Egypt is considering a delay in the rollout of its fourth mobile license, due to economic concerns following the uprising that toppled former president Hosni Mubarak.
Egypt mulls delay in a fourth mobile licence after economics concerns
Egypt is considering a delay in rolling out its fourth mobile licence because of economic concerns after the rebellion that toppled the former president Hosni Mubarak in February.
While analysts point to strong growth potential in the local telecommunications market, some question the economic viability of launching another mobile licence in the country.
"There are a lot of changes in Egypt now and we are not sure whether launching a new licence at this moment is the right decision from the economic point of view," Dr Magued Osman, the communications minister, told Bloomberg News.
Telecom Egypt, the incumbent fixed-line telephone monopoly, has been trying to increase its exposure to the country's growing mobile phone market.
It holds a 45 per cent stake in Vodafone's Egyptian operations, and may consider rebidding for the remaining stake should the fourth mobile licence not be issued, Bloomberg News reported. Previous talks over a buyout by Telecom Egypt broke down last year.
The existing operators in the domestic mobile market are Mobinil, Vodafone and Etisalat. Analysts question whether a fourth mobile licence will prove profitable.
"The financial viability of the fourth licence is a very difficult case. Already the third operator faces difficulty in gaining market share," said Santino Saguto, a partner at the consultancy Value Partners. "Probably the licence value would not be very high in any case."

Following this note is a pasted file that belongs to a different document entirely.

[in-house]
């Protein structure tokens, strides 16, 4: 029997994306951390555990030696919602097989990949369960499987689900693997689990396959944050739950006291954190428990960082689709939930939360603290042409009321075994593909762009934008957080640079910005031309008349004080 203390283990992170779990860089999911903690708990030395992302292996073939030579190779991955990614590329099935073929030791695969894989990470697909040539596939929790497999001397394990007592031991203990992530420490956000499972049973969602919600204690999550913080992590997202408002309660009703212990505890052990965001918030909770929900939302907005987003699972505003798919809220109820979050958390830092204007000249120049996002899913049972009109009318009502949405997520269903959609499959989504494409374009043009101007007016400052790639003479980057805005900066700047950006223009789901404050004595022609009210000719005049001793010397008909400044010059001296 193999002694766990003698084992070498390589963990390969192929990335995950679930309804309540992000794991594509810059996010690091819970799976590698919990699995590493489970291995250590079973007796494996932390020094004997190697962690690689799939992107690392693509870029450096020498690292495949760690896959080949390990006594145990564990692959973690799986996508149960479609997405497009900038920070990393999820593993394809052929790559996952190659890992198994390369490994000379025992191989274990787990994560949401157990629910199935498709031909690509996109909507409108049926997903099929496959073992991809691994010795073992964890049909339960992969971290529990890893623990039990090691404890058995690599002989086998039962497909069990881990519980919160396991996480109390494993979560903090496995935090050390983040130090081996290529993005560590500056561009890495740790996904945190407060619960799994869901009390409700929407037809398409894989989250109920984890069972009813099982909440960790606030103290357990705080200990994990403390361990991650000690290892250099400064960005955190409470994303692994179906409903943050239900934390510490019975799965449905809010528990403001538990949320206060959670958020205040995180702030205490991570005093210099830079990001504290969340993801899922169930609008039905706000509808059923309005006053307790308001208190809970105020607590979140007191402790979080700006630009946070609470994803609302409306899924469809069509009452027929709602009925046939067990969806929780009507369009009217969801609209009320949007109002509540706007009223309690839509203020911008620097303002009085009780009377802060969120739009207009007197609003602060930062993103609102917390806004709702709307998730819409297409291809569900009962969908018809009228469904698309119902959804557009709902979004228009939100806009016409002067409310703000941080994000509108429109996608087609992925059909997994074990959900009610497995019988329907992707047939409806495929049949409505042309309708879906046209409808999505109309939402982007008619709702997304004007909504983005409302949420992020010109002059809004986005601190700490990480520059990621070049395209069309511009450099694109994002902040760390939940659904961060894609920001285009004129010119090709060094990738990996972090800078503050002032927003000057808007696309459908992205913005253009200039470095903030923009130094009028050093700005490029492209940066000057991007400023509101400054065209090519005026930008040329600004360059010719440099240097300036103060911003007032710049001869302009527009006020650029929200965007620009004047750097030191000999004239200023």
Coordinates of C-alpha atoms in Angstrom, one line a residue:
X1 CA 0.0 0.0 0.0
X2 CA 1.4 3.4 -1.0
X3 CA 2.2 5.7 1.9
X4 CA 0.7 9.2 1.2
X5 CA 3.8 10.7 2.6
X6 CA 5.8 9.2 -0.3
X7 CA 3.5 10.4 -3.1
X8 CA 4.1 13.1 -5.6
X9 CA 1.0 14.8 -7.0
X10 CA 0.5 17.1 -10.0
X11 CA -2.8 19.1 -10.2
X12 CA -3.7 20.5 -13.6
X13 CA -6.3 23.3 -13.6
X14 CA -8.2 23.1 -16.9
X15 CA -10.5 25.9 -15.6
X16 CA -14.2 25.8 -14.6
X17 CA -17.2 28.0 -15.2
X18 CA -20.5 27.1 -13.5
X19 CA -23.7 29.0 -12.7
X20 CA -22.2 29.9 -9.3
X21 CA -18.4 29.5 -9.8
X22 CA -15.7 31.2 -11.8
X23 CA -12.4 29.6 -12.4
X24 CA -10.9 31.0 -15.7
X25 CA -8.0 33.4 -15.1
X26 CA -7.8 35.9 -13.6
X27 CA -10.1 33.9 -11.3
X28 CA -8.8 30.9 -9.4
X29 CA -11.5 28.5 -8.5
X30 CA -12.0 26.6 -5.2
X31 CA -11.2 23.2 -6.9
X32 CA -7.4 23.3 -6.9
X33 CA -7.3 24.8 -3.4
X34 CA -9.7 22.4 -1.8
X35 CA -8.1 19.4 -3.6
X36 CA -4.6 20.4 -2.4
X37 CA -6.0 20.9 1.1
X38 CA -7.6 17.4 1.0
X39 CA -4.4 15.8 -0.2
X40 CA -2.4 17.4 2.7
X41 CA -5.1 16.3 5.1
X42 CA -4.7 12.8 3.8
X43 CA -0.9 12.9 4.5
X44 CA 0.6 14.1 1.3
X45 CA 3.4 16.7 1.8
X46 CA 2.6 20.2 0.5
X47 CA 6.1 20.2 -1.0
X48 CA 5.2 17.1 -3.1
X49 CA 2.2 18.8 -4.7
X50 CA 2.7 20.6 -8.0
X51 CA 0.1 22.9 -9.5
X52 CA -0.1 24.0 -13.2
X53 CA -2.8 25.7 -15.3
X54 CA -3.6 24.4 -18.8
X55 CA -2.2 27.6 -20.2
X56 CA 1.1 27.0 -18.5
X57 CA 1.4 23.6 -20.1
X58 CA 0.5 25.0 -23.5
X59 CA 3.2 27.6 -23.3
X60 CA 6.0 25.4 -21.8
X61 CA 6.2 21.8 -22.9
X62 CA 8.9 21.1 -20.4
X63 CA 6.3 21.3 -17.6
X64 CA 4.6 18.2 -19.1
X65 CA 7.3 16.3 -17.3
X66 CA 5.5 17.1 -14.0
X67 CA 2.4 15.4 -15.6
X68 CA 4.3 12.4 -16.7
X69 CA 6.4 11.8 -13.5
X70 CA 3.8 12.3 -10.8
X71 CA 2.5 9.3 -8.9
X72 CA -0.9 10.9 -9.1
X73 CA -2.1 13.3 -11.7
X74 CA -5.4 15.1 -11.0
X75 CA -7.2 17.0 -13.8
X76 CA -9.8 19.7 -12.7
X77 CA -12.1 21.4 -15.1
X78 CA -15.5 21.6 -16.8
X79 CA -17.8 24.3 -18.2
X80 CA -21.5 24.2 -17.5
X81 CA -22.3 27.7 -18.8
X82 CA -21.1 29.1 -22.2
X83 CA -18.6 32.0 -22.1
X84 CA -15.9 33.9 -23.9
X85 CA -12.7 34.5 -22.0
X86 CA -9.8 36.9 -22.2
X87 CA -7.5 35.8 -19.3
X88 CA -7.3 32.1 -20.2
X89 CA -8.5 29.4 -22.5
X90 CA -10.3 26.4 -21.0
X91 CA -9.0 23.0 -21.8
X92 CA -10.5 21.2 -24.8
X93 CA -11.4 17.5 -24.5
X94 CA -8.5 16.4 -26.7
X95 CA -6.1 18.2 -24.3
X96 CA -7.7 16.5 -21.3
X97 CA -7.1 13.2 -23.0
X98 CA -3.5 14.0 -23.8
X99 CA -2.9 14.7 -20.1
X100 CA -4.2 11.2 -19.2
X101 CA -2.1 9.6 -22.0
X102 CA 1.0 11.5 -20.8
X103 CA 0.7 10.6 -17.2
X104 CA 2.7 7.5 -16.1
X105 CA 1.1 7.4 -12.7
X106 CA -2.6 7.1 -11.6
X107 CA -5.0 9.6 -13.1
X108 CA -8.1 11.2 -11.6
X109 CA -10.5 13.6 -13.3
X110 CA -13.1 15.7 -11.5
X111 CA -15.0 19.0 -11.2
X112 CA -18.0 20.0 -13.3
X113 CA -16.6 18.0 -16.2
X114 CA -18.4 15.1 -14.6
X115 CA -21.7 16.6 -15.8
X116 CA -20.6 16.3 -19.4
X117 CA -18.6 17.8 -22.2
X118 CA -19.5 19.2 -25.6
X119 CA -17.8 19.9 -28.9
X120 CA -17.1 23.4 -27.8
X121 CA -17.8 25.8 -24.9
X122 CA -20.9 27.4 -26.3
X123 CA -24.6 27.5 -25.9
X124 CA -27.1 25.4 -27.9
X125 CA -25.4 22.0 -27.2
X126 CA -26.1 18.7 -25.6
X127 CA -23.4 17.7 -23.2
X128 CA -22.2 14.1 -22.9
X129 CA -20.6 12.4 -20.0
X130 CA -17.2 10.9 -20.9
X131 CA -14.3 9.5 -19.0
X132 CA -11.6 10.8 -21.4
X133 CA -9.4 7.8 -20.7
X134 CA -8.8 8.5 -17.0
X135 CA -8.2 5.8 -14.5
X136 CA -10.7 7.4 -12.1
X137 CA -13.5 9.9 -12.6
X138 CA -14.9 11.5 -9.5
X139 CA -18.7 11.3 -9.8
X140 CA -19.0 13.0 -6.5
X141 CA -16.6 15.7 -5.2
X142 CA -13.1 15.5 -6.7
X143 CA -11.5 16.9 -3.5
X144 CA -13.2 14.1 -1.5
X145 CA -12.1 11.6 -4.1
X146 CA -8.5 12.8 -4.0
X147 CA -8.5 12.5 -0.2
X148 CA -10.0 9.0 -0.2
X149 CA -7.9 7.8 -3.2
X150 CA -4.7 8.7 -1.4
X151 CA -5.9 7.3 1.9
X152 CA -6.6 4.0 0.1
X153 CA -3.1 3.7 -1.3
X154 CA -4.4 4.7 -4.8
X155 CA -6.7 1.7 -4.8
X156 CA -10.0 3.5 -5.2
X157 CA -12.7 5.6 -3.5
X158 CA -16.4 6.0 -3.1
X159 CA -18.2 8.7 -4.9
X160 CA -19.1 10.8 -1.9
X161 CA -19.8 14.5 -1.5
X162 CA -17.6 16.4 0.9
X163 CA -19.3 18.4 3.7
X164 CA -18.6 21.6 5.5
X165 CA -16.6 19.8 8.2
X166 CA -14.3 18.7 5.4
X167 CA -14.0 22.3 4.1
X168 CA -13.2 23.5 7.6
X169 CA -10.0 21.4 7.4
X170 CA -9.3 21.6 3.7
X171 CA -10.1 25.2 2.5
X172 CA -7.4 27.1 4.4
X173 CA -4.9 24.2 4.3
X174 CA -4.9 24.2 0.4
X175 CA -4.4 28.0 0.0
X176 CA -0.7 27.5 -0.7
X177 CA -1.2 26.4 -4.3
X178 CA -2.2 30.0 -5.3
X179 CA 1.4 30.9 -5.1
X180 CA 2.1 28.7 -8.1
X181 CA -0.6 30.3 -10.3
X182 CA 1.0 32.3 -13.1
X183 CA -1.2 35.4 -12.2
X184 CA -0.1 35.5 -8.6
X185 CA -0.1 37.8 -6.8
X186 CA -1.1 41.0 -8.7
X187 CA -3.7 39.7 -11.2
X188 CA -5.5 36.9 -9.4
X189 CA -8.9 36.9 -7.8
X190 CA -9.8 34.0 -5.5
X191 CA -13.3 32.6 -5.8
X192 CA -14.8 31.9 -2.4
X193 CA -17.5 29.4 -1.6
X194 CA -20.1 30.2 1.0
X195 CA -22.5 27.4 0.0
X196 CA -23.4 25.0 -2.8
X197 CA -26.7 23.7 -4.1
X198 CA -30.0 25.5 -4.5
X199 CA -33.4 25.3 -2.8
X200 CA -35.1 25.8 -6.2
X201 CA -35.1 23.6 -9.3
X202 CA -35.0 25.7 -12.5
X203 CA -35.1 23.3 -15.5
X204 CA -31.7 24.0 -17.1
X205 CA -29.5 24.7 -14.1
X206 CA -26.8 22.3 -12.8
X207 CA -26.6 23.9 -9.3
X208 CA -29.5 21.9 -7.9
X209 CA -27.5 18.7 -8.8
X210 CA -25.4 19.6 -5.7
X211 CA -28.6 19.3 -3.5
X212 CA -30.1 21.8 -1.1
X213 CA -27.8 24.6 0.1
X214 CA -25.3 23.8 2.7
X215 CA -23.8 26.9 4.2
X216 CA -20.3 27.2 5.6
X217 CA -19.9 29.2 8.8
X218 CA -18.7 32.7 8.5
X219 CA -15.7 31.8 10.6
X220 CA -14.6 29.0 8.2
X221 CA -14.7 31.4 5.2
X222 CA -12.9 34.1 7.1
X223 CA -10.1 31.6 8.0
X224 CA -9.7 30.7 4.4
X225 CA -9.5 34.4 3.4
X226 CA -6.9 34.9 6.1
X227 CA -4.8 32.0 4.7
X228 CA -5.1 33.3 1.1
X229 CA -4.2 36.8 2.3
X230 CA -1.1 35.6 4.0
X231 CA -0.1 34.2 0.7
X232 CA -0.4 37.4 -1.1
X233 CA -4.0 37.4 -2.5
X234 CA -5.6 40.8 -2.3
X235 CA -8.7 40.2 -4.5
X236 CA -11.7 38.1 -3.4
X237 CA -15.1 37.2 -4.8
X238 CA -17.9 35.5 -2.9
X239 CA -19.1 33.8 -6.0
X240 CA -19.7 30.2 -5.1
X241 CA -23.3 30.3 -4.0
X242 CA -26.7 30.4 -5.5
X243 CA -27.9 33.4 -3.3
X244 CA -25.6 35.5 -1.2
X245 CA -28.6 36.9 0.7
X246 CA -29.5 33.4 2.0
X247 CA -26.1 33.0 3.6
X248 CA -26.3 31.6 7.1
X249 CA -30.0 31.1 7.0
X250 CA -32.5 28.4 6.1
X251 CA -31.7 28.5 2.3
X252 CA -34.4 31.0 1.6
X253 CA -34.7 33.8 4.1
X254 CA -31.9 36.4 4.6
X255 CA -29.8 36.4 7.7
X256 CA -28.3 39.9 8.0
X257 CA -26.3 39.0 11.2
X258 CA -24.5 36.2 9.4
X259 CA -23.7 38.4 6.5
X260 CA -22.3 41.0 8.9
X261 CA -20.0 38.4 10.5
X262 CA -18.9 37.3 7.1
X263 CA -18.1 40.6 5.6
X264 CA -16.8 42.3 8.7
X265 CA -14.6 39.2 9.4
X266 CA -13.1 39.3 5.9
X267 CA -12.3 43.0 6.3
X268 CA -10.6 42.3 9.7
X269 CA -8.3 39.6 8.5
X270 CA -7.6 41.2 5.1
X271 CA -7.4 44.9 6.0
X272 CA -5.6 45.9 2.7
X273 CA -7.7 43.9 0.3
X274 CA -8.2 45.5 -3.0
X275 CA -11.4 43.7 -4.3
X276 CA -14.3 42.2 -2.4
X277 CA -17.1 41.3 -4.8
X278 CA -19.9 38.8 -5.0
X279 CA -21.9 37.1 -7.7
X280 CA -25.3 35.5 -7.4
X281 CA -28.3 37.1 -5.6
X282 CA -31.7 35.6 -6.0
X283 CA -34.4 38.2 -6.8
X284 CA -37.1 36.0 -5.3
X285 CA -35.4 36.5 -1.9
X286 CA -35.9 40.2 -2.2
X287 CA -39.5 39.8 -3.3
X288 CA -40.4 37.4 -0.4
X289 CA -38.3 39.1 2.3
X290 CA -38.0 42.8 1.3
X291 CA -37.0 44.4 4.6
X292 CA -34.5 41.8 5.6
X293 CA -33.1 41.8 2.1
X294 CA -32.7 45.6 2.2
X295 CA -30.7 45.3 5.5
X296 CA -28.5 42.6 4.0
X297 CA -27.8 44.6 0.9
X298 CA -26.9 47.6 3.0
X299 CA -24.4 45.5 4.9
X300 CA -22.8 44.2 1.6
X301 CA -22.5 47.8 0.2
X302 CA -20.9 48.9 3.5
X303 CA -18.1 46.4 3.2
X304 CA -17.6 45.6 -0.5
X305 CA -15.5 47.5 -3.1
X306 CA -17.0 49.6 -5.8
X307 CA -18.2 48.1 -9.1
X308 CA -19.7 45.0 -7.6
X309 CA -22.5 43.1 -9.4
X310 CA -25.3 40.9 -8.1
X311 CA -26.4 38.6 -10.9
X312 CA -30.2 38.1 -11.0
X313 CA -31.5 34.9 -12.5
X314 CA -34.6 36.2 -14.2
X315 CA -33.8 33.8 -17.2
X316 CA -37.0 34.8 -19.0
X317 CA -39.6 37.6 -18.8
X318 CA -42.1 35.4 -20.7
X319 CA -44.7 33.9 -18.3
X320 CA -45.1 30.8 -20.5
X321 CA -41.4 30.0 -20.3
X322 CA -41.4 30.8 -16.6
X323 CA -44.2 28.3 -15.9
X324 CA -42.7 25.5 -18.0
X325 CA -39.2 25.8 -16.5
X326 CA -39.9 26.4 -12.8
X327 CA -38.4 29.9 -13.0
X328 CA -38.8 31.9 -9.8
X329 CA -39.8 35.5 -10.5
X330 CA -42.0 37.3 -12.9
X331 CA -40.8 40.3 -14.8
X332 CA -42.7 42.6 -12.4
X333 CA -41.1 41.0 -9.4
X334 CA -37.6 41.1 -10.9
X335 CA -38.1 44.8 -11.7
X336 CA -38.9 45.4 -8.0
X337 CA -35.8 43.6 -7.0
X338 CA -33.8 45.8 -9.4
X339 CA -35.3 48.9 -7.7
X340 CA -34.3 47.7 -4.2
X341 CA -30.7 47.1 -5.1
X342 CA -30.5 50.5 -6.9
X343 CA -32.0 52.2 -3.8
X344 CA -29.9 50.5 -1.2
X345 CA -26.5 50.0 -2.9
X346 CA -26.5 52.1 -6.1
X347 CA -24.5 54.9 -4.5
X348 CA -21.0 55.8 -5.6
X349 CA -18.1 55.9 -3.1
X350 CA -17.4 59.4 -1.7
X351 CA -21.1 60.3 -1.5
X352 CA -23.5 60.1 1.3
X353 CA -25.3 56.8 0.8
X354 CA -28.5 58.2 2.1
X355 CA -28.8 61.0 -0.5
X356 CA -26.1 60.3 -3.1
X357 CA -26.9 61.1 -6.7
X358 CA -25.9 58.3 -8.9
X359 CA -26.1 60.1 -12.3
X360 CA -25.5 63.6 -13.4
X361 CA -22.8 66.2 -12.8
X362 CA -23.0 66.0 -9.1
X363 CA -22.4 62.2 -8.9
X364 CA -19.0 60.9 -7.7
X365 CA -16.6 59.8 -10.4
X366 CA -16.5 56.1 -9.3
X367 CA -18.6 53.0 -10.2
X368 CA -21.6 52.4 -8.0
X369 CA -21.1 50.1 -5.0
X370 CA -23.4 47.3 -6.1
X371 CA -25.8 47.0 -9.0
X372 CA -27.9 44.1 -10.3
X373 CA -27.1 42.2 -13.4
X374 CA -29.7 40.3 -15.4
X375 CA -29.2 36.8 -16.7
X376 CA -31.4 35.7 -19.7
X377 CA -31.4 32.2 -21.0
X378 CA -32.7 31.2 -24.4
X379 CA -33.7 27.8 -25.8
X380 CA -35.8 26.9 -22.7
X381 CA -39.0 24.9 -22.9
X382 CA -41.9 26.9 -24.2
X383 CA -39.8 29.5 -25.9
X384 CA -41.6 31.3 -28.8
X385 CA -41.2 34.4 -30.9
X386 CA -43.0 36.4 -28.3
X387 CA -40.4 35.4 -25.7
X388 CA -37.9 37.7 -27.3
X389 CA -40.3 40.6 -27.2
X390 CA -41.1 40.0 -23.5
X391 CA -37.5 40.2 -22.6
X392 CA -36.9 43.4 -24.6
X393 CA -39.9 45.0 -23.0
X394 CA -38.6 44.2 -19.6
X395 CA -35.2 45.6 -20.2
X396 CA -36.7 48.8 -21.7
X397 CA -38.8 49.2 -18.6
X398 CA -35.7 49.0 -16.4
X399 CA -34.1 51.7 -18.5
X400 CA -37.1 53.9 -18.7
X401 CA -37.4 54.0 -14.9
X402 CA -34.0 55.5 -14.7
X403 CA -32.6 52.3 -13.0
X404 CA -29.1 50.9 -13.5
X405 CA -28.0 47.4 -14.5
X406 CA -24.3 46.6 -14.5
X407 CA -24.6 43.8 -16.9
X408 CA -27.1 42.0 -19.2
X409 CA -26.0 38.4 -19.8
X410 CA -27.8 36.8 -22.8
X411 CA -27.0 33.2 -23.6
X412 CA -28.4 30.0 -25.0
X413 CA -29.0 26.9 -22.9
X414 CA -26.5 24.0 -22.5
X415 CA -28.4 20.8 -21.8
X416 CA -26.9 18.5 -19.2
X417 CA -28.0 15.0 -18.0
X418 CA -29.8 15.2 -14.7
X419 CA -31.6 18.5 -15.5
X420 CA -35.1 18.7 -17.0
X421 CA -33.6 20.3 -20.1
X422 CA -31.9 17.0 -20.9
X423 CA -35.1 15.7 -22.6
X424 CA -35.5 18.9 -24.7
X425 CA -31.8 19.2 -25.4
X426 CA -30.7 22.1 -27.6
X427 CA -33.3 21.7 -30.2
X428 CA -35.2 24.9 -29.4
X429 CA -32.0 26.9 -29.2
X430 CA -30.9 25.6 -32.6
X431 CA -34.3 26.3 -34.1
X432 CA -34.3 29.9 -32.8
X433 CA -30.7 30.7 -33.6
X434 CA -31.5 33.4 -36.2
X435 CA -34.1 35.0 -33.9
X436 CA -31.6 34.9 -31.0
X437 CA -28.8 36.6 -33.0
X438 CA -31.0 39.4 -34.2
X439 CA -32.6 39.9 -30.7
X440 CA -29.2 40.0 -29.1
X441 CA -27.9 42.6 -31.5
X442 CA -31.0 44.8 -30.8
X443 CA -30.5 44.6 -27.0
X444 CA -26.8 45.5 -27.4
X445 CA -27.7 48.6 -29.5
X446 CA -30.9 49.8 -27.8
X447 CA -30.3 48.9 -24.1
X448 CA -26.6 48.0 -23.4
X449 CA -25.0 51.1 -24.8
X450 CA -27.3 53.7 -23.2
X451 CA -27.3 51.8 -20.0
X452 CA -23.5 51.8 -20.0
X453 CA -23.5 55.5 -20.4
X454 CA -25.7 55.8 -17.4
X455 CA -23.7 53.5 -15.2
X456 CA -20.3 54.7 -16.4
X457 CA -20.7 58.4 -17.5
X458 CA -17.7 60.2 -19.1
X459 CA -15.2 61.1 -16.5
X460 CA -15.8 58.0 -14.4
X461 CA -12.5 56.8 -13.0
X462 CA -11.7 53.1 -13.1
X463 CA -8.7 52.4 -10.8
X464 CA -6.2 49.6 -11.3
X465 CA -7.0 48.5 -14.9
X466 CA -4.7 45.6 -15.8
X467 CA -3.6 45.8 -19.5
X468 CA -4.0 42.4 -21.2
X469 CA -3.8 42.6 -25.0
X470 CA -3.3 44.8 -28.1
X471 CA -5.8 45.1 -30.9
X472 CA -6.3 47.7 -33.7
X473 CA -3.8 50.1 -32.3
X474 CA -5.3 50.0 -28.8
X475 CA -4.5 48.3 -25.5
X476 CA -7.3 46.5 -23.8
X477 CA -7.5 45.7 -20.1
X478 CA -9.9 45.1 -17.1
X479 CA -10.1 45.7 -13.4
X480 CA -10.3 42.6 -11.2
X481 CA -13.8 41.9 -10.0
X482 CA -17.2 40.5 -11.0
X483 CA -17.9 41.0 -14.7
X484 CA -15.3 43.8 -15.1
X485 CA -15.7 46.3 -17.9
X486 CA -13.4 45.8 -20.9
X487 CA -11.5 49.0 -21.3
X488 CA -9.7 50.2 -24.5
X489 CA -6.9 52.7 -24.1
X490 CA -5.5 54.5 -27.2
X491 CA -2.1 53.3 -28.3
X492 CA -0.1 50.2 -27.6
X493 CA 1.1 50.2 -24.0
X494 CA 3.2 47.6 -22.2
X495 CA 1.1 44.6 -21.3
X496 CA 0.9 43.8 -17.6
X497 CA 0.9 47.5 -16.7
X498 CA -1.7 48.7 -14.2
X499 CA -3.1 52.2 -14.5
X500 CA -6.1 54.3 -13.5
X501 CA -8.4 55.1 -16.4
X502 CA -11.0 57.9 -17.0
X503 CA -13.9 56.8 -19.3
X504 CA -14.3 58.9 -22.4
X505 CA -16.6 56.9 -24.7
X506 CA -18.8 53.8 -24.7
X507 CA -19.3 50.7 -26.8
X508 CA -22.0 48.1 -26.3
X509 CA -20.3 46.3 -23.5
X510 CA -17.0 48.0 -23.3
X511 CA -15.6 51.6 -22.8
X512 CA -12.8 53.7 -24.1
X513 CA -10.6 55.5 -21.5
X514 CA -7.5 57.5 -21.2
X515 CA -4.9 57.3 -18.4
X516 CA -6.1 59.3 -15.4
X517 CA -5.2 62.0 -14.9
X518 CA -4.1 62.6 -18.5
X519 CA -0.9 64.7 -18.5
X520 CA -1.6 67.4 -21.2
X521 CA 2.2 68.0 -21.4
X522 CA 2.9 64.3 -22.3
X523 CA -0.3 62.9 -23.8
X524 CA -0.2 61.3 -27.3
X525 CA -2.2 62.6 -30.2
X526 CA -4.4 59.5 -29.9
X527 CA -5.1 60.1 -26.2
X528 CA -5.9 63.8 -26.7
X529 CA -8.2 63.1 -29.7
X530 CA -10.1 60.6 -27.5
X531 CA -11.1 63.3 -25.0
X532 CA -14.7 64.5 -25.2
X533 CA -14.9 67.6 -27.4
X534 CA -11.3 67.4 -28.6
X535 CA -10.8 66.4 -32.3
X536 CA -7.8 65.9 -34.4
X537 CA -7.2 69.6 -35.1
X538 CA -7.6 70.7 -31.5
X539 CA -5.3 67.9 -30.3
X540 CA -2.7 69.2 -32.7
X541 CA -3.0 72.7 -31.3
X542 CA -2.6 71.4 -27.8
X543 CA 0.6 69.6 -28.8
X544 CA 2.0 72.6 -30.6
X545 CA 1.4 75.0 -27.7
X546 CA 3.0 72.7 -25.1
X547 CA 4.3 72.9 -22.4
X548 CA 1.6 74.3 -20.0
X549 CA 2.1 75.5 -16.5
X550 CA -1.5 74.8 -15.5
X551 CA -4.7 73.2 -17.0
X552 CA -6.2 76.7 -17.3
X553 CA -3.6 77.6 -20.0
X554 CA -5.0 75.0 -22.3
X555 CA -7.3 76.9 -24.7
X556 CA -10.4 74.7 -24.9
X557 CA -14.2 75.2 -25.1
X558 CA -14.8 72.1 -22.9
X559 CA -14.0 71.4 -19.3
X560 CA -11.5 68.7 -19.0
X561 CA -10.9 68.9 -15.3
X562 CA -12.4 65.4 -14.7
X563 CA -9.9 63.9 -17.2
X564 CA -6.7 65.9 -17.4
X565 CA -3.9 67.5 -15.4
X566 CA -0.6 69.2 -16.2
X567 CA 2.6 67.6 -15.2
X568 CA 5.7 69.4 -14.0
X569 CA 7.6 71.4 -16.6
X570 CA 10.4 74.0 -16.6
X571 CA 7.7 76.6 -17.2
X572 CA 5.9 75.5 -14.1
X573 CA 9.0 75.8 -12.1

However, Mr Saguto said it made sense for Telecom Egypt to seek a mobile licence. "As a fixed-line operator, they understand that mobile is an area of future growth. It's in the interest of any incumbent fixed-line operator to have access to a mobile licence."
Mobile phone penetration in Egypt is about 75 per cent, according to another analyst, quoting the local telecoms regulator.
This is much lower than in other countries, especially those in the Gulf, where many consumers have two or more mobile connections.
Lower tariff rates and a strong appetite for mobile broadband is forecast to drive growth in the mobile sector, said Mr Saguto.
"There is definitely growth potential toward 100-130 per cent mobile penetration," he said.
* with agencies